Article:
The Goldfish Syndrome: a mystery takes a sinister turn—some secrets are best left undiscovered…

Moths: when the line between reality and fantasy grows blurred, tragedy beckons.

Returned: a soul dragged from the afterlife, an ancient secret and a race against time to thwart evil.

My review - 


The three novellas in this collection are all dark, as the subtitle says, but in very different ways.
In the first, a young woman comes down off Dartmoor with amnesia. Her story is followed up by a trainee reporter who finds more than he expected. This one I found very readable but deeply unsettling. Could it happen?
In the second – the title story, Moths – I began by sympathising with a youngster who had little in his life but one best friend. This story left me wondering what is true and what is in the mind. A really thought-provoking story.
The final one was more like a traditional horror story but, as often with Sam Kates, taken from a different perspective. Very dark humour in places and an exciting denoument. I loved this book and if your tastes lean towards the dark side, it’s the book for you, without a doubt.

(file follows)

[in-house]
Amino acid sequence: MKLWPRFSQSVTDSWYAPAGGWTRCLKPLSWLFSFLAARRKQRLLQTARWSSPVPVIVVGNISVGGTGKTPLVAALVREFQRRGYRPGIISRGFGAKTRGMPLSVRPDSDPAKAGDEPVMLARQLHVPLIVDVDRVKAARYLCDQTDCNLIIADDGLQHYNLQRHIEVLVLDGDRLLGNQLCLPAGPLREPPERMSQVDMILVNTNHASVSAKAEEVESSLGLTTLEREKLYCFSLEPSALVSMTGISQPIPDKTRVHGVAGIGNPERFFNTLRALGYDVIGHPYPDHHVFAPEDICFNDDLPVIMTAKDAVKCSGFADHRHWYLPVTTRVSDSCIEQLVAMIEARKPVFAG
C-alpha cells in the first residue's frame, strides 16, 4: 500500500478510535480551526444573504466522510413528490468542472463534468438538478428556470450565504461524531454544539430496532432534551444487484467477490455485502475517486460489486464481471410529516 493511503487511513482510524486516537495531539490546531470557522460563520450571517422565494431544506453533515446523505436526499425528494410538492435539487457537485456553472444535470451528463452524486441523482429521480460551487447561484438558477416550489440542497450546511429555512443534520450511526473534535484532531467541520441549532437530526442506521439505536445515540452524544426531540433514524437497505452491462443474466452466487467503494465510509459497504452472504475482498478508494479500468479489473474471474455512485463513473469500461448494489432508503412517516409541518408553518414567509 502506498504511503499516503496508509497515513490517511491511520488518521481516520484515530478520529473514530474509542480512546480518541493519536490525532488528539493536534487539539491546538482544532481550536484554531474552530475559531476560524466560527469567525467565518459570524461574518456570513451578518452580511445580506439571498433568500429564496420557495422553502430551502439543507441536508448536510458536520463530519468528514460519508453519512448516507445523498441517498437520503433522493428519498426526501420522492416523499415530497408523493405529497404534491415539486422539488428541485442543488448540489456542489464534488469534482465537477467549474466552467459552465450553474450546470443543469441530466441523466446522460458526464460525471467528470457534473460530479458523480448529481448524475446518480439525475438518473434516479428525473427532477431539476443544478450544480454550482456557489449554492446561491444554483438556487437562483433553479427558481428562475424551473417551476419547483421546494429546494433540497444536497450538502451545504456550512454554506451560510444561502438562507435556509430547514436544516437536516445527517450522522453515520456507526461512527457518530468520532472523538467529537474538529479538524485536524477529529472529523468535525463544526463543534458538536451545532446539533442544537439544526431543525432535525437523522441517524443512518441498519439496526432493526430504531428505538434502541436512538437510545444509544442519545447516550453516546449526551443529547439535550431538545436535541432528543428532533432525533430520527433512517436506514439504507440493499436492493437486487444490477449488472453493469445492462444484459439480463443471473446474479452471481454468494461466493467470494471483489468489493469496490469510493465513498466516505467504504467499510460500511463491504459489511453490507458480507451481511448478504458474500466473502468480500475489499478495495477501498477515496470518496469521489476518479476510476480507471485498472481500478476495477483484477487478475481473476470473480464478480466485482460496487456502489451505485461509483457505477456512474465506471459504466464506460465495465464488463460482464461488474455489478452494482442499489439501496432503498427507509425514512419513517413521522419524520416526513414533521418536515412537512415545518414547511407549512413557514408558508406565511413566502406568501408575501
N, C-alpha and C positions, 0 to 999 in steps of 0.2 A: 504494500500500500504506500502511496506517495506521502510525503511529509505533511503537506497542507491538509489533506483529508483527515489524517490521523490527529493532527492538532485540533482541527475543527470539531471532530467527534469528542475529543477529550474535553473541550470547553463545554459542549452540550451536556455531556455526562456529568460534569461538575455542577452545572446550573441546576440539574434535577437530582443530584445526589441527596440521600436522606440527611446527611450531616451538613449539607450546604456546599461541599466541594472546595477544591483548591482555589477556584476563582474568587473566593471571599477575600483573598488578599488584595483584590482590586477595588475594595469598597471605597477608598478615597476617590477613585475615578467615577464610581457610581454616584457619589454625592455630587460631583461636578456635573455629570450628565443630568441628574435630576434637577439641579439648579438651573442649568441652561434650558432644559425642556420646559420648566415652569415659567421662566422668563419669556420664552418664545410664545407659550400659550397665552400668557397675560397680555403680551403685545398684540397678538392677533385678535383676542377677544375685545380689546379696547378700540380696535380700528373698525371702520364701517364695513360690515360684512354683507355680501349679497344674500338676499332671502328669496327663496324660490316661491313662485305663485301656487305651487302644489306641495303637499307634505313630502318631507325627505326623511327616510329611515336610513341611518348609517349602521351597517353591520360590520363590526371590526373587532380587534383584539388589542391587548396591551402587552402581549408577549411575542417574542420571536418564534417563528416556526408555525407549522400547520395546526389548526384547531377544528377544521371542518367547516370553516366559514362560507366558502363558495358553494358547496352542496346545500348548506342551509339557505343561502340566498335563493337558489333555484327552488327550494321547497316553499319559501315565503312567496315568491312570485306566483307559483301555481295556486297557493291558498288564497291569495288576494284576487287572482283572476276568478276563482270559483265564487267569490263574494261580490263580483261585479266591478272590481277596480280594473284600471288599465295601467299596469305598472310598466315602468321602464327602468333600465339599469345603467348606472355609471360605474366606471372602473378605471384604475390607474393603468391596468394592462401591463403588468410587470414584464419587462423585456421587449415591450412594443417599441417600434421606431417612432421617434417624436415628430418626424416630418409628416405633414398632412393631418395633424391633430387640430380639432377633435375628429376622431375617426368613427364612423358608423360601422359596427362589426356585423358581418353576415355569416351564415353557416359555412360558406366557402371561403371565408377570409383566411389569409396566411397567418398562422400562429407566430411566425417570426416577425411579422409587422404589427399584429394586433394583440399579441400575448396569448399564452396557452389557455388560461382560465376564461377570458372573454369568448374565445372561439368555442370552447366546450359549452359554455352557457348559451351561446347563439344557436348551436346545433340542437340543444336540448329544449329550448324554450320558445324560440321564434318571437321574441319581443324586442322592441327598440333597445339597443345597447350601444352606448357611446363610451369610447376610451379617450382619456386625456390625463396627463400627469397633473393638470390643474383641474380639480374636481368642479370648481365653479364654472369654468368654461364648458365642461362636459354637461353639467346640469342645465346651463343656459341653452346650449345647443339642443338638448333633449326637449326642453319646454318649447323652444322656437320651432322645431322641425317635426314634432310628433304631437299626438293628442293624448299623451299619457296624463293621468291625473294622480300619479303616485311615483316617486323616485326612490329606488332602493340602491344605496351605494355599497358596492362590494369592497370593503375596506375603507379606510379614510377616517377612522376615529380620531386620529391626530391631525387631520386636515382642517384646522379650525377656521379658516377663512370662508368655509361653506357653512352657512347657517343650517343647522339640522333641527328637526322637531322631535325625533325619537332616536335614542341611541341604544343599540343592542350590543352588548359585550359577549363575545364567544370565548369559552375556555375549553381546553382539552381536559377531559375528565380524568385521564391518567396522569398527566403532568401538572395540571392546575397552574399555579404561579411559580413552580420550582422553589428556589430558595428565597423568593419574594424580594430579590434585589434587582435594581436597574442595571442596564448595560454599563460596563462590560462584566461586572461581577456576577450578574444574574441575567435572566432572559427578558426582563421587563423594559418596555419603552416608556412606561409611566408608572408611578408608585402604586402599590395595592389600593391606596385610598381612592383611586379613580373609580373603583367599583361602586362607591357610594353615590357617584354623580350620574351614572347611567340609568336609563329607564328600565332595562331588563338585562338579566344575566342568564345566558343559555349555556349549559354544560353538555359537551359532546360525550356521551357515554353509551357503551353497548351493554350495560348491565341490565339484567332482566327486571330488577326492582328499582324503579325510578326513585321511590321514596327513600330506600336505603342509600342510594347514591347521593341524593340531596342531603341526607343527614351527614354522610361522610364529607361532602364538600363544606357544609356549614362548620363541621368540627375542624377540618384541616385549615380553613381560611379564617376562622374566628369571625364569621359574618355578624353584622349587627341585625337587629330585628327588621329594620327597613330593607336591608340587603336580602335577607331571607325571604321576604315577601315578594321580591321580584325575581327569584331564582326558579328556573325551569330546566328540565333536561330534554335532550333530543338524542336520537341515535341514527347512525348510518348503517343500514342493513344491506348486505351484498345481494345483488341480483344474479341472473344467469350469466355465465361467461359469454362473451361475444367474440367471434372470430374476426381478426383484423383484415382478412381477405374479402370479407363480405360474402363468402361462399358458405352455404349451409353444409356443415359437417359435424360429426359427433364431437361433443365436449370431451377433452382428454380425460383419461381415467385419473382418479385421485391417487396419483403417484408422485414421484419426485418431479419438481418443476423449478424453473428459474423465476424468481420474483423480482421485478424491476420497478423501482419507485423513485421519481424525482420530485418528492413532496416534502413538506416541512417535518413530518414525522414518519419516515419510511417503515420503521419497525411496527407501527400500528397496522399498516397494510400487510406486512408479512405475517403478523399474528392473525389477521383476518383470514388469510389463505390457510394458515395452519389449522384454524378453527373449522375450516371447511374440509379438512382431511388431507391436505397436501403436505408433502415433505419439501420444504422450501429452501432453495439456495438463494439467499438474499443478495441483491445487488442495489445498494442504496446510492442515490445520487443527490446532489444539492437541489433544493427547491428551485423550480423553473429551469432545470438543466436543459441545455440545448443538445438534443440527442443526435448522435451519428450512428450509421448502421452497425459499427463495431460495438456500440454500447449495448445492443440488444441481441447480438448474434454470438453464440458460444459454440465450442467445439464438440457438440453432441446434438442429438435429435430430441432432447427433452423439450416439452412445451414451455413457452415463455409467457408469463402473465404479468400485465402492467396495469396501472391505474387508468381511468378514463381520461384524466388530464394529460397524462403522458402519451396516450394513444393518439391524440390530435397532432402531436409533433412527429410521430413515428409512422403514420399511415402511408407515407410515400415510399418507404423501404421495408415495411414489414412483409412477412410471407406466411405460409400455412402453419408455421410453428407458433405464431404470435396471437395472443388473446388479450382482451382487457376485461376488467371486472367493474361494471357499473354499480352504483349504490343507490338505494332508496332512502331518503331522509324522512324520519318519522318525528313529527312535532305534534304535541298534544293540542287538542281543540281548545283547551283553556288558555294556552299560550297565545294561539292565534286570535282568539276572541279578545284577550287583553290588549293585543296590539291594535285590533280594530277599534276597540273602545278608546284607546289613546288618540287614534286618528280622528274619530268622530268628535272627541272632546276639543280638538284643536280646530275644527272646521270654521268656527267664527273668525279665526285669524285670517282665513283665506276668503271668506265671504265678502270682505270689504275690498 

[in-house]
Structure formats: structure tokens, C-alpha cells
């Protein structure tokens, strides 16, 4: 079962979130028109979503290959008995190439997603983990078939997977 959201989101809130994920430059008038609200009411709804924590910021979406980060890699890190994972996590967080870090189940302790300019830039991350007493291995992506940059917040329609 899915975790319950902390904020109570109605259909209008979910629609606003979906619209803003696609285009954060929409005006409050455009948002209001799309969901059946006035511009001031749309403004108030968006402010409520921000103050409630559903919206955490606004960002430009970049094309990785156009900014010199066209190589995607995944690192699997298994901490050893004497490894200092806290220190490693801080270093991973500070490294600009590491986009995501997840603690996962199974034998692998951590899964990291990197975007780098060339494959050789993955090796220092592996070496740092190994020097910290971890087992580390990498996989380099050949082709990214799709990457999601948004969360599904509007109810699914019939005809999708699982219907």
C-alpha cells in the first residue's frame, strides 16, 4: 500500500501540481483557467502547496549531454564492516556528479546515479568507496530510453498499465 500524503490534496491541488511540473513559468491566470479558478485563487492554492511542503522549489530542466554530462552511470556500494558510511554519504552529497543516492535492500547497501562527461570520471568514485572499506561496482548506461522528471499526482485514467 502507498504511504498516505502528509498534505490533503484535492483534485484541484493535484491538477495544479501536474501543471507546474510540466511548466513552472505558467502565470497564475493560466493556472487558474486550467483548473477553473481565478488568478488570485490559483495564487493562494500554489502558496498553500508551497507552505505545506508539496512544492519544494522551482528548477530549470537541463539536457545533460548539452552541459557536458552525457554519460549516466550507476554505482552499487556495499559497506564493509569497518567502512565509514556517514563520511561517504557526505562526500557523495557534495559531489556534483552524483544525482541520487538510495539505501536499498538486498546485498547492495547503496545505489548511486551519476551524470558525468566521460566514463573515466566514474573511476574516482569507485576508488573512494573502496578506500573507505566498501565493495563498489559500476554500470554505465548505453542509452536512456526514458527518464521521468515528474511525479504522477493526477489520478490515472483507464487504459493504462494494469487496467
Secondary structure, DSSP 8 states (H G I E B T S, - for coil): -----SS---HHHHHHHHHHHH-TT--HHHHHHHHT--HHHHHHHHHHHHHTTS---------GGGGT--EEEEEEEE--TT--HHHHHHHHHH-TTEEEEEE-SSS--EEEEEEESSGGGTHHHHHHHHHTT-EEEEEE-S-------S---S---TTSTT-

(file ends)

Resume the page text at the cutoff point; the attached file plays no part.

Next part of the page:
About the author

As you've probably gathered since you've found your way to my author page, I sometimes go by the name Sam Kates. If there's a photo on this page of a middle-aged bloke with a hair shortage, that's me.

I live in Wales, a small constituent country of Great Britain and the U.K. Like many of my fellow countrymen, I possess a fondness for rugby union (though these days only as a spectator) and a good pint of beer. Usually the two go hand in hand.

As often as I can make the time (darn that interfering day job), I'm an author. I write science fiction, fantasy, horror and general fiction. 
Outside of writing, my main ambition is to see Wales beat the New Zealand All Blacks to win the Rugby World Cup. A forlorn hope, I suspect, but if you're going to harbour ambitions, they might as well be lofty, right?

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Just a thought

Books - the best antidote against the marsh-gas of boredom and vacuity ― George Steiner


Tuesday, 13 August 2019

The Marriage Betrayal

I love Shalini Boland's books and this one leaves you wondering who is hiding what from whom.